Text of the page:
“God called the dry ground ‘land,’ and the gathered waters he called ‘seas.’ And God saw that it was good” (Gen. 1:10, TNIV). God saw that the dry ground and the restricted waters were good. How do we see the wilderness God brings us through? How do we interpret the boundaries God has established in our lives? Until we see them as good we cannot progress any further; neither will we hear the next word that brings fruitfulness.

All through our lives God is working so that we see like him. He is continually saying, “Do you see what I see?” Our vision is often in conflict with the Lord’s. What we often label as a curse, God sees as a blessing, and what God sees as a curse we often claim as a blessing. To see as God sees is critical to spiritual growth and it is our blindness that causes us to wither away in the wilderness.

God sees the light as good, even though it startles and blinds us. God sees the dryness as good, even though it exposes our true nature. God also sees boundaries as good, even though they limited what we can do. The word “good” in Hebrew is a very simple word––tov. It does not primarily mean something that we like, rather it means something that is beneficial. A Rabbi explained it to me like this, “If the doctor needs to cut off a gangrene-infected leg, it is tov. It is not pretty, but it is necessary and beneficial.” Medicine is tov even though it may not taste good.

We are reminded of Paul’s classic words: “And we know that in all things God works for the good of those who love him, who have been called according to his purpose” (Rom. 8:28). All things may not be good in and of themselves. But because we are in Christ, God redeems each thing we experience and every situation we are in ––there is nothing in our lives that will ultimately harm us, it is all for our benefit. The devil can launch his greatest attack against you and God will turn it for the good. The Lord is the redeemer!

At issue in all this is the cross. The fact that both Jews and Gentiles joined together to murder the Son of God was not good. Yet the greatest of evils was turned for the good. There is nothing greater than the cross. There has been no experience––and there will never be one––where more goodness has flown out of. We are saved by Christ’s blood! His blood is good!

Prayer: Father, today let me see as you see. Open my eyes to see your goodness. Let me delight in the things you delight in. Transform my vision, in Jesus’ name!

The Epic Conflict Between Two Kinds of Fruitfulness – Day 76

There are two main ways of fruitfulness. The story of Hannah and Peninnah effectively demonstrates these two paths. Peninnah is a woman who is naturally successful. She continually gives birth to new children and in pride she points the finger at Hannah because the Lord has closed her womb. The Scripture says, “And her rival used to provoke her grievously to irritate her, because the Lord had closed her womb. So it went on year by year. As often as she went up to the house of the Lord, she used to provoke her” (1 Sam. 1:5-6).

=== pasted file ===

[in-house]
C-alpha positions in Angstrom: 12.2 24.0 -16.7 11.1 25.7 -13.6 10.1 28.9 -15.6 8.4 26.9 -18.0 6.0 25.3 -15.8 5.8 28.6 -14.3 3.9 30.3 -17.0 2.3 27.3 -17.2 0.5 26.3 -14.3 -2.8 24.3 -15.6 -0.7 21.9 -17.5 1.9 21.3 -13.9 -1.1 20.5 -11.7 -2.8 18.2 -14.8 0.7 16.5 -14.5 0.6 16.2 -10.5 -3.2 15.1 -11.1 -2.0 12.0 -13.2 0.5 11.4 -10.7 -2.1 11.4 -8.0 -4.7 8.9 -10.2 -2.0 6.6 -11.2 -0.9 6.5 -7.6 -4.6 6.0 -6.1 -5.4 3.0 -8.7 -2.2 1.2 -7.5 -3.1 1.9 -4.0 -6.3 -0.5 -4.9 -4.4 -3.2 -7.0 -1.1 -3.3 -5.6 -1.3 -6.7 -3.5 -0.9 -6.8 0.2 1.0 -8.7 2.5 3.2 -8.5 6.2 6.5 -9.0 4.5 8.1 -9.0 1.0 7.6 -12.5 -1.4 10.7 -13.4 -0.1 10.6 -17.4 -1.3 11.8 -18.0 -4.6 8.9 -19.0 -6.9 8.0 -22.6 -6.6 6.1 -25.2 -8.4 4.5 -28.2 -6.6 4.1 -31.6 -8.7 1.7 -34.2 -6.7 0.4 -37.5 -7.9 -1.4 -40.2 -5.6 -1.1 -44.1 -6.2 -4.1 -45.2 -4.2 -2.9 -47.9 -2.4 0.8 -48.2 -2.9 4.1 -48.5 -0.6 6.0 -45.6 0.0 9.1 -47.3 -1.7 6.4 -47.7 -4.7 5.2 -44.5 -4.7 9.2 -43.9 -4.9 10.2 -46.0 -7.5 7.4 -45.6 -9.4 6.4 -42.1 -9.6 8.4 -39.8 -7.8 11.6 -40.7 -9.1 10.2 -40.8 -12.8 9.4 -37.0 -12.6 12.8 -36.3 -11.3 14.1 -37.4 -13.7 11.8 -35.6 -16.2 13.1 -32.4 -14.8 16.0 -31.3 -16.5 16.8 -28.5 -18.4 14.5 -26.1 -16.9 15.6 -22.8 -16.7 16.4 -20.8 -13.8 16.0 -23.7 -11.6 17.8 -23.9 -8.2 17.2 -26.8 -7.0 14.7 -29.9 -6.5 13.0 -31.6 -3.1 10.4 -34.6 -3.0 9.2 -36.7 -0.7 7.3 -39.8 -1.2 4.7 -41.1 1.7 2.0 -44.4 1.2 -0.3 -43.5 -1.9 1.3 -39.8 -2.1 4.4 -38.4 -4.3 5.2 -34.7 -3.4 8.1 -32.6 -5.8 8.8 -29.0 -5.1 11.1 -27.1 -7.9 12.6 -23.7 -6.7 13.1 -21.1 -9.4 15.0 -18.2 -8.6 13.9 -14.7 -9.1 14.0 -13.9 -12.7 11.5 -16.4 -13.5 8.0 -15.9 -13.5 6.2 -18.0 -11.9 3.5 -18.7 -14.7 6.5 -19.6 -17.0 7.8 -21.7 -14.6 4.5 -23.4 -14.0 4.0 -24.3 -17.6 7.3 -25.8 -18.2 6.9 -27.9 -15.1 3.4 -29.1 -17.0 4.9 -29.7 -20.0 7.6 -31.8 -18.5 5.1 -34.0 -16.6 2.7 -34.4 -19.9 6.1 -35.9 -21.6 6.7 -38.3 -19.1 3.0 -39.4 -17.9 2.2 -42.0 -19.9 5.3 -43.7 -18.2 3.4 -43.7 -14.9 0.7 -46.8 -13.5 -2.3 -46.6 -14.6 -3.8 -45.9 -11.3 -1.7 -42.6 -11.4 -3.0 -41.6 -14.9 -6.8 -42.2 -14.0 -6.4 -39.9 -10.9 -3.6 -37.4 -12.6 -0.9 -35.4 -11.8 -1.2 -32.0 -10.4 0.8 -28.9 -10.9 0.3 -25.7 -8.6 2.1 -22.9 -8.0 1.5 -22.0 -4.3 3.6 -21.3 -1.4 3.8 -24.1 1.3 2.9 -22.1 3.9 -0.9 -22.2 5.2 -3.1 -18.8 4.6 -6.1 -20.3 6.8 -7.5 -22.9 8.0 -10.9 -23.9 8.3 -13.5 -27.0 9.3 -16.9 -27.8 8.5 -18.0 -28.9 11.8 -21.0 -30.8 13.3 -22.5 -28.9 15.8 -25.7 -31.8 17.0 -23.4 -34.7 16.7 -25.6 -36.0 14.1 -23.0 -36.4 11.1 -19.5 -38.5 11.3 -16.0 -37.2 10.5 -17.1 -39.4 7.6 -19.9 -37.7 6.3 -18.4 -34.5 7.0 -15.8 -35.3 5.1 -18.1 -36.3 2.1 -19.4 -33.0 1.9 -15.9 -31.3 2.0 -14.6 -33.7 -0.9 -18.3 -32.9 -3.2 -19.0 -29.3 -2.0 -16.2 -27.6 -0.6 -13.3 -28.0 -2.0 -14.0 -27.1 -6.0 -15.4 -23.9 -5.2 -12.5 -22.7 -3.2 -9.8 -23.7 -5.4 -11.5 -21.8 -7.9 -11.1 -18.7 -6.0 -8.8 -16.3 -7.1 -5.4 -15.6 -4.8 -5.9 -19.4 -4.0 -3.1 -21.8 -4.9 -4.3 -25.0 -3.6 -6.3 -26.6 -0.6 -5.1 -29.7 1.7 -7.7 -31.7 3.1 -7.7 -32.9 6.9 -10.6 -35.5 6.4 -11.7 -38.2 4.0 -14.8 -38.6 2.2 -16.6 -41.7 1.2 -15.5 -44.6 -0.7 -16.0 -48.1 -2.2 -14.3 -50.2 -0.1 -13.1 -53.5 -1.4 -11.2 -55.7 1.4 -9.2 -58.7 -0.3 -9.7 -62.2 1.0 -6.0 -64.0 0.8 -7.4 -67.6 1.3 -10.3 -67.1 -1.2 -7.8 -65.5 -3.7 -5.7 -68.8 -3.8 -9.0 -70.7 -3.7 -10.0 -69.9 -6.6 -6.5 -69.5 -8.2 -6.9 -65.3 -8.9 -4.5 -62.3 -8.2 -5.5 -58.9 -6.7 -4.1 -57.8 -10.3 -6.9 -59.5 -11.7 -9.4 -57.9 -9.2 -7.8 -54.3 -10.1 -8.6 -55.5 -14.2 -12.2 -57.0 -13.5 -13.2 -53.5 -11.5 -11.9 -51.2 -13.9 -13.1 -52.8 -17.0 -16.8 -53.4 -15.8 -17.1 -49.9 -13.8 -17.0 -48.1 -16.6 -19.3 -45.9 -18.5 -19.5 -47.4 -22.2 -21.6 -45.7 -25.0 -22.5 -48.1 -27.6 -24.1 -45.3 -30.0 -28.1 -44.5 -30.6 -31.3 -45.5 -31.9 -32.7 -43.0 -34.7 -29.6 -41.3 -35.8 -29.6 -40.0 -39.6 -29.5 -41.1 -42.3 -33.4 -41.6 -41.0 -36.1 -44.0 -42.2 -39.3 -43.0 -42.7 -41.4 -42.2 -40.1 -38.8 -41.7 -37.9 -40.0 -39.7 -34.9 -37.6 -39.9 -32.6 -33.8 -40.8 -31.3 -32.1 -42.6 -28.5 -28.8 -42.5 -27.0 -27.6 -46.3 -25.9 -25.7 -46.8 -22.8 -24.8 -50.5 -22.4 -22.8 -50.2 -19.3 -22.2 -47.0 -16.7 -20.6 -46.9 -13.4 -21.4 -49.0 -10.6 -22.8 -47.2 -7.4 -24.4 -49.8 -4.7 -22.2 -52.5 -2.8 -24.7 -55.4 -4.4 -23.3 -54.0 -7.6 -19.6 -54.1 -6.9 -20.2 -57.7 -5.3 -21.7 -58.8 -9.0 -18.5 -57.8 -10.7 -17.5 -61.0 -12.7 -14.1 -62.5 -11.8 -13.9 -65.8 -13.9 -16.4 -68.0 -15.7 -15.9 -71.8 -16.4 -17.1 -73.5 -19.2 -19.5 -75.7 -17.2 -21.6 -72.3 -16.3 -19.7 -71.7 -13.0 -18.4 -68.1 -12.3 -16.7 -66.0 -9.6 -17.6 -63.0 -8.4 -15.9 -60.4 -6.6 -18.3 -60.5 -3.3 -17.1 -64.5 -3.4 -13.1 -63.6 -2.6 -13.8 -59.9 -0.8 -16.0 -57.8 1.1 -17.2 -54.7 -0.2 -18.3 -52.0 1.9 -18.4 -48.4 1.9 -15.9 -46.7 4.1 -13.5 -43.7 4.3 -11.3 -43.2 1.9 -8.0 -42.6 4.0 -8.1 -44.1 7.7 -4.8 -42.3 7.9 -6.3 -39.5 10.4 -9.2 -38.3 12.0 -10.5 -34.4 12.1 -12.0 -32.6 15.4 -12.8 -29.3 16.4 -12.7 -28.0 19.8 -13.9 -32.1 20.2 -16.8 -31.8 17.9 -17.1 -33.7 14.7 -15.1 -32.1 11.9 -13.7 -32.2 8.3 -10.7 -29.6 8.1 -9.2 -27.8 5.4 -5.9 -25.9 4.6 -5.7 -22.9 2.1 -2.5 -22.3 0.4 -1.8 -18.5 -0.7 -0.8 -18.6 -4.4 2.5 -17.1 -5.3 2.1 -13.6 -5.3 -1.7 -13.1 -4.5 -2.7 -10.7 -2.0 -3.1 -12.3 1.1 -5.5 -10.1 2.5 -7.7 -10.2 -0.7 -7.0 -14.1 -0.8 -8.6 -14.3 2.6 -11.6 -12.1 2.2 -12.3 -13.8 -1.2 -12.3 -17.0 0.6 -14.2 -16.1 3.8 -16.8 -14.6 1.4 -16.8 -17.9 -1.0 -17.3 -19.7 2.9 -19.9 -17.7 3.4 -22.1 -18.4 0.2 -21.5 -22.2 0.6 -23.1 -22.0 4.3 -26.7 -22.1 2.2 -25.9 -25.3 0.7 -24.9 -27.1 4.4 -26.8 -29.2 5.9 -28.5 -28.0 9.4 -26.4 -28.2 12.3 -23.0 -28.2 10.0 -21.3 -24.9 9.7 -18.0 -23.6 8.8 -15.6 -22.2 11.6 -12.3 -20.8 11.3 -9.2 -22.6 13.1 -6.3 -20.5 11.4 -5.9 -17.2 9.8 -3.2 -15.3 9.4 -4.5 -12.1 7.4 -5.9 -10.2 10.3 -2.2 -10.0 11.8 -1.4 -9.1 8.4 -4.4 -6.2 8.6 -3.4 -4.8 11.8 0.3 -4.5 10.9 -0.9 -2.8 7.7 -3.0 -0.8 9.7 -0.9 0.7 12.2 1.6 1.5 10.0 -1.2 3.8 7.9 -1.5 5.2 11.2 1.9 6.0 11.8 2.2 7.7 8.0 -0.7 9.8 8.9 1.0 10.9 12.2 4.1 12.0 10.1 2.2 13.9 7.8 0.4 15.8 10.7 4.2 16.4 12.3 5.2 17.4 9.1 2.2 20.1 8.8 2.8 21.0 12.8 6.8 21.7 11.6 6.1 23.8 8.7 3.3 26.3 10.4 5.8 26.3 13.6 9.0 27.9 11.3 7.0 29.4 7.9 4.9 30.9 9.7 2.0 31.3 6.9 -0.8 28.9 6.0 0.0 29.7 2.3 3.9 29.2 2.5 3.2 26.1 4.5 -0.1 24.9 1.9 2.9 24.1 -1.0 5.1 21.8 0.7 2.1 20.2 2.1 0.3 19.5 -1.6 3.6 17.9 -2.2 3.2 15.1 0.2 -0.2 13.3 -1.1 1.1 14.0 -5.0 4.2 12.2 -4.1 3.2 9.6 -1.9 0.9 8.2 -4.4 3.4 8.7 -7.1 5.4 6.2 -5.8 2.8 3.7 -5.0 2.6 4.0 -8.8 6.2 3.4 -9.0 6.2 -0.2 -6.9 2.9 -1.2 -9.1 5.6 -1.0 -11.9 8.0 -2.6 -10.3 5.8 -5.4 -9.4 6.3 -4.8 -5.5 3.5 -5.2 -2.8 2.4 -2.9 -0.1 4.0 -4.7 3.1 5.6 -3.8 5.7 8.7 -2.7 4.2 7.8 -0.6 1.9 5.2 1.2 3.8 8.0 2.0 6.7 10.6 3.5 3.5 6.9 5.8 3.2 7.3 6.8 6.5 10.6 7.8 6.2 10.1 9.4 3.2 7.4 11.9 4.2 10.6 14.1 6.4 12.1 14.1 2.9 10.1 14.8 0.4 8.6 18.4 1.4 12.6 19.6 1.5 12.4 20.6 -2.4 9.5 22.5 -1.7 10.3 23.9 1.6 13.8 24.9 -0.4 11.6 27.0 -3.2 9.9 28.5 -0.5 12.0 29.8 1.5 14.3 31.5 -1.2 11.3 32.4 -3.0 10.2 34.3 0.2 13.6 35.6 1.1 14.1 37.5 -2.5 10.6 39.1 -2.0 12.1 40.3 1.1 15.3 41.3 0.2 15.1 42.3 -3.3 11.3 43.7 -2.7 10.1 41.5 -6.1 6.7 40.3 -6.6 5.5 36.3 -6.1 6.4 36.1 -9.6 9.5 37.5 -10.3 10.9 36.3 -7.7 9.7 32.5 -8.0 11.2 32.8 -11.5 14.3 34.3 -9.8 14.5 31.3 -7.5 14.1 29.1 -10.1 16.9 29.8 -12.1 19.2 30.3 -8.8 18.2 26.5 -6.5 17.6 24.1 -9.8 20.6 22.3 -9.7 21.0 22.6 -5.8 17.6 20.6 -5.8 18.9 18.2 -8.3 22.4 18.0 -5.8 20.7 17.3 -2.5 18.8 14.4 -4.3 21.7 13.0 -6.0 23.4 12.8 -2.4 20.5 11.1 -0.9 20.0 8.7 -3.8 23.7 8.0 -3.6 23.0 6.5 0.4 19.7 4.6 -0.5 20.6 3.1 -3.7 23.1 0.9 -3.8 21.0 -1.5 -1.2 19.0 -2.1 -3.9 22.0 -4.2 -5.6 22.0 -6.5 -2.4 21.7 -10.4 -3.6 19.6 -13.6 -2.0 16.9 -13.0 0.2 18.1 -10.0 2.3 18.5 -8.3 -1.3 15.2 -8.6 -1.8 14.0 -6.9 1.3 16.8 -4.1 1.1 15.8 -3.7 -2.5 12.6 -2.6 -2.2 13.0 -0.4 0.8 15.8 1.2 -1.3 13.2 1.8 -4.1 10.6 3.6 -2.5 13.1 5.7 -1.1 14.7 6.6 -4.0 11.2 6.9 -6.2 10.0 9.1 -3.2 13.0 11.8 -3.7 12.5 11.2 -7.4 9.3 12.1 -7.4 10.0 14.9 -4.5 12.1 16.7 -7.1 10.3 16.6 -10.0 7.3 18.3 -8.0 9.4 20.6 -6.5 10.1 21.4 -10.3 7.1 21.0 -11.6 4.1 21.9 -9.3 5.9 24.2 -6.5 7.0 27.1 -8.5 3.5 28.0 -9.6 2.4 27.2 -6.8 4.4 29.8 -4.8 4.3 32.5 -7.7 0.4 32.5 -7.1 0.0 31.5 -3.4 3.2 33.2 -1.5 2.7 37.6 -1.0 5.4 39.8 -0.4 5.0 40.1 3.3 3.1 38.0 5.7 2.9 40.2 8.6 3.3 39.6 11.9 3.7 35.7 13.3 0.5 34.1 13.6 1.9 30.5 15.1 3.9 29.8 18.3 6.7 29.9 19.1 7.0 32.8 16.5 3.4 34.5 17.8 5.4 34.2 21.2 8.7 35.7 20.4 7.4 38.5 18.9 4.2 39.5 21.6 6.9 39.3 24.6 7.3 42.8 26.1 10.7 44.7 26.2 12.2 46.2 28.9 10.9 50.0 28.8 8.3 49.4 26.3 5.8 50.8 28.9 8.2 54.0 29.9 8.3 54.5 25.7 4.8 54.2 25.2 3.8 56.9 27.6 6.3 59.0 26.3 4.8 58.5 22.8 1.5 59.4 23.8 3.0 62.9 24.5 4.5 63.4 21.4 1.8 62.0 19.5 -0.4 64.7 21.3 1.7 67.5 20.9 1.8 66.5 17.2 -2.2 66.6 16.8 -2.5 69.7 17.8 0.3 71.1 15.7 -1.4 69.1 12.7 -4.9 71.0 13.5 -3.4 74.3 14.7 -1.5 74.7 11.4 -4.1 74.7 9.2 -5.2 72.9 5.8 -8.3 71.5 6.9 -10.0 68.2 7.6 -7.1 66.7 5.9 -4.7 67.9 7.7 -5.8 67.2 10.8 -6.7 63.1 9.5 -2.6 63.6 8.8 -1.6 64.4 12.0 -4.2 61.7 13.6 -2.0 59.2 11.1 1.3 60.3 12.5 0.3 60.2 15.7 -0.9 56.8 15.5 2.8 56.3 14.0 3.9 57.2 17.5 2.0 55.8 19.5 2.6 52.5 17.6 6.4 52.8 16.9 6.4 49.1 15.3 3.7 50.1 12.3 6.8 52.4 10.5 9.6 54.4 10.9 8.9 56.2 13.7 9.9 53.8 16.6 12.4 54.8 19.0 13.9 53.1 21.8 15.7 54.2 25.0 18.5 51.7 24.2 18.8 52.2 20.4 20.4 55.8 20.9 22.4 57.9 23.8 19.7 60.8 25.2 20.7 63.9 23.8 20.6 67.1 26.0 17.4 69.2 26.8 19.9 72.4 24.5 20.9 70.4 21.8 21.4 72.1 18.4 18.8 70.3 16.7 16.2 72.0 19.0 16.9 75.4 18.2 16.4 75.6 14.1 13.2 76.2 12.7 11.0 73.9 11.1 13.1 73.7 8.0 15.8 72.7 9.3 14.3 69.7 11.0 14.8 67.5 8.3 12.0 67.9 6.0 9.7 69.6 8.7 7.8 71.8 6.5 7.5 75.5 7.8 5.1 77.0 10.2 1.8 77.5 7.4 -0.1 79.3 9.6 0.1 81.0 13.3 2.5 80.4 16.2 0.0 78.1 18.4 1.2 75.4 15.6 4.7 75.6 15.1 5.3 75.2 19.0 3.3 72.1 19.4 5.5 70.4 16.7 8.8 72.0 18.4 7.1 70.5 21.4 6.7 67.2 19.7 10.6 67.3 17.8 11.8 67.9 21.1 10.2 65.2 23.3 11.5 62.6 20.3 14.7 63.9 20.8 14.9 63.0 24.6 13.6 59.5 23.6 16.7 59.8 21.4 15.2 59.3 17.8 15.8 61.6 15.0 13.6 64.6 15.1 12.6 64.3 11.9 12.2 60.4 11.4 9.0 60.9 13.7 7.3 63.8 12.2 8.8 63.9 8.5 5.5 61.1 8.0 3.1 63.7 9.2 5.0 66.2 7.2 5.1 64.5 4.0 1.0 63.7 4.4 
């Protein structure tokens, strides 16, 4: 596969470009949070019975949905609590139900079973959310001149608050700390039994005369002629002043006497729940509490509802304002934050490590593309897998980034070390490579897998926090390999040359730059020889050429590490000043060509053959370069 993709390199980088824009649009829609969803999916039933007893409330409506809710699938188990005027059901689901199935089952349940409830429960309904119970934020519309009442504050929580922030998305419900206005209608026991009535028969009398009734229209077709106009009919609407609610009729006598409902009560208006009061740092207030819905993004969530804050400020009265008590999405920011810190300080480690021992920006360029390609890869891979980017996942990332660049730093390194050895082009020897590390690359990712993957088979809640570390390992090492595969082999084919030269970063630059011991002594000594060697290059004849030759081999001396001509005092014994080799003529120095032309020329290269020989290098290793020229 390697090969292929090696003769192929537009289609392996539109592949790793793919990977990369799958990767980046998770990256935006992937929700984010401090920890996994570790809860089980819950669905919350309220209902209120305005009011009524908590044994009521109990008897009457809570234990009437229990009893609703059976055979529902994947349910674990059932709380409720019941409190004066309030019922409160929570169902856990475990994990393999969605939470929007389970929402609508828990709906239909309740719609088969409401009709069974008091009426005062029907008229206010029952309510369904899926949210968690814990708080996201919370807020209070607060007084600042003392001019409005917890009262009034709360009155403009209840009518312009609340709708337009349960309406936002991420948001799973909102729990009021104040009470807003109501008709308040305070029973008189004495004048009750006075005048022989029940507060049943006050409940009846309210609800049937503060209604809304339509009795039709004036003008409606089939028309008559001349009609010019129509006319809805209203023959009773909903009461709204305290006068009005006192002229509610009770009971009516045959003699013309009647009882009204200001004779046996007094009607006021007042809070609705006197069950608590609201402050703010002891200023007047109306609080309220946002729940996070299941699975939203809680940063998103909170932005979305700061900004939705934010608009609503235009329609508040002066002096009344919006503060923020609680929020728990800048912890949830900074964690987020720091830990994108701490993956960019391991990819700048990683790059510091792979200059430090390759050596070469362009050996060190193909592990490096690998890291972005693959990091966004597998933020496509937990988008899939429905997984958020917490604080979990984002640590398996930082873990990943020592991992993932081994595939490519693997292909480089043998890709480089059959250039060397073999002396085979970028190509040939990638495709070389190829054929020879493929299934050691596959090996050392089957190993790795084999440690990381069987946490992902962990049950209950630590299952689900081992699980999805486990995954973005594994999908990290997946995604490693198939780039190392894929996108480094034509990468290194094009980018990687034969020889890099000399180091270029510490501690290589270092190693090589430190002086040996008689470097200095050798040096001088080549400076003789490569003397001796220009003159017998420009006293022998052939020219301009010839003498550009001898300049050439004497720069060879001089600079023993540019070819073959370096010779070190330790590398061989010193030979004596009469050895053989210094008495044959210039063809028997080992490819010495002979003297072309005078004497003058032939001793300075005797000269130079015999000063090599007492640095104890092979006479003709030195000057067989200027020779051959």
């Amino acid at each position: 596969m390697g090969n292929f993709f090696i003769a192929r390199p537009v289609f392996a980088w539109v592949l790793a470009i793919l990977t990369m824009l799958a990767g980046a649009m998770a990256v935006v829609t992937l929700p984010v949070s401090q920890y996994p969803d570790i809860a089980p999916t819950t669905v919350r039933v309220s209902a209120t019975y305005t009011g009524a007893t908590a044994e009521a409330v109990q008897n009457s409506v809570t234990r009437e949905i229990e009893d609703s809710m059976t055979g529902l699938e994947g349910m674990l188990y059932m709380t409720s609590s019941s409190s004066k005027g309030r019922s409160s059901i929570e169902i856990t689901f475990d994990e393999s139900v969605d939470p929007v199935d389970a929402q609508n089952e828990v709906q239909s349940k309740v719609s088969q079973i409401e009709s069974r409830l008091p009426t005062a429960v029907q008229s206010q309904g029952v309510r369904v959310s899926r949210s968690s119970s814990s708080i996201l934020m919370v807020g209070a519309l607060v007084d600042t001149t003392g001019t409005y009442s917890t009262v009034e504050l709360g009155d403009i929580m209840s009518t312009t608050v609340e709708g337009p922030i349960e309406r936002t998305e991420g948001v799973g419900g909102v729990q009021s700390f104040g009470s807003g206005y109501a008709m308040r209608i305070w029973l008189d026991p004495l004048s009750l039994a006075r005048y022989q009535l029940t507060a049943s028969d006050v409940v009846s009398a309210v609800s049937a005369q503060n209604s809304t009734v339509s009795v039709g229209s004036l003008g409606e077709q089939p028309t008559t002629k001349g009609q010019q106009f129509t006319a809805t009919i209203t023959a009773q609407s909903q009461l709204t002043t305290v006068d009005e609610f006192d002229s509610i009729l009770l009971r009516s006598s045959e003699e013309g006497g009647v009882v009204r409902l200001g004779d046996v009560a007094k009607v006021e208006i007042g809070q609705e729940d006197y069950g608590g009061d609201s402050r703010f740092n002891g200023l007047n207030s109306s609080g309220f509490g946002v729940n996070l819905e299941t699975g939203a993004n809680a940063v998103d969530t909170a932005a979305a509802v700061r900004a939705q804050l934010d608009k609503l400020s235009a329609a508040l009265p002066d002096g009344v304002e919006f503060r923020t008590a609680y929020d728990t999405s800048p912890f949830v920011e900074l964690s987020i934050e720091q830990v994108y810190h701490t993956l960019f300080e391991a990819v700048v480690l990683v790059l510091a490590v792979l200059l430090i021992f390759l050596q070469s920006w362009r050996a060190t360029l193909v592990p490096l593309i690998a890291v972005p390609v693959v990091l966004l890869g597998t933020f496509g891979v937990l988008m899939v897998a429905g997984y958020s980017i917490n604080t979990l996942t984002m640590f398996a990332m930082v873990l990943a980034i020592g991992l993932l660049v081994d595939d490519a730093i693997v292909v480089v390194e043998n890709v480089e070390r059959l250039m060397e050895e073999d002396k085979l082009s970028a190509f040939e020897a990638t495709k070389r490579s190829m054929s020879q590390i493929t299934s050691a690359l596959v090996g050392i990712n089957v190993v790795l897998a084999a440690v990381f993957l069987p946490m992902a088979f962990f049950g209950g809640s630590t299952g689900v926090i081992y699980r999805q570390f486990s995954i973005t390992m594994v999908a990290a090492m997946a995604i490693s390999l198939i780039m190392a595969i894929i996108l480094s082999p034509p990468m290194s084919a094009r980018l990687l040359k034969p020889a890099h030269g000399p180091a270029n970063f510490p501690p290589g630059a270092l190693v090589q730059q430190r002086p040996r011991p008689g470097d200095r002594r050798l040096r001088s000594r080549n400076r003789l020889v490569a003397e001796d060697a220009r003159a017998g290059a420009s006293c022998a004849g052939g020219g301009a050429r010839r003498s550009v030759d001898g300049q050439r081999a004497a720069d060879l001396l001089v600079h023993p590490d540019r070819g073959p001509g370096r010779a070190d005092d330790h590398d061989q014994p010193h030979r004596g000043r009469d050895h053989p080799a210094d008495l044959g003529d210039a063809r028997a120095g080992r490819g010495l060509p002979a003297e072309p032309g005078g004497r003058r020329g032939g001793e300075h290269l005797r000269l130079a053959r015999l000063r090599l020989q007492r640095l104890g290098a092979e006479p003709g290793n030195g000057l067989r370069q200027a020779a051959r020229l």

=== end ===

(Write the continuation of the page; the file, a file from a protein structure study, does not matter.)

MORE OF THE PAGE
I see this happening in the church today. There are Peninnah churches that are very successful and always seem to be adding new members. However their success is from people’s natural gifts and talents rather than something that is sent down from above. People in “Peninnah style” churches are often called on to use their talents for the Lord even though they may not be living sanctified lives. These types of churches will always get puffed up in pride and look down at other churches that seem to have no fruit. They may even go as far as saying to Hannah churches, “Obviously what you are doing is not working. Follow us, we will show you how to be successful.” Yes, it is true that we can apply certain principles to any organization and see it grow; but are these principles meant to be the source of our fruitfulness?

Hannah churches are those churches that are resolved not to bear fruit by their own natural abilities. Of course, God can use our abilities, but our fruit must come from God through prayer. Hannah churches are desperate to see that which comes down from heaven and not what comes from below. They often weep, and even the religious may think they are drunk (1 Sam. 1:14). But really they are heavily burdened for true fruitfulness. Like Hannah they do not even want to bear fruit for their own benefit. They are willing to give their fruit back to the Lord.

What a difficult and radical decision Hannah made when she dedicated Samuel to the tabernacle. After he was weaned, Hannah could only see her son once a year.

It all boils down to this: will our fruitfulness come from our natural abilities or will it come from a divine Word that proceeds out of the mouth of Yahweh? ‘Then God said, “Let the land produce vegetation: seed-bearing plants and trees on the land that bear fruit with seed in it, according to their various kinds.’ And it was so” (Gen. 1:11, NIV). The fruitfulness was the fruit of God’s Word. Like the third day, all fruitfulness must have its origins in God’s present Word otherwise it will not last––it will only rot in the fields.

Prayer: Father, give us courage to be a Hannah church not a Peninnah organisation. May our fruitfulness come from your Word. May it be sent from above and not be the product of our flesh (natural abilities), in Jesus’ name.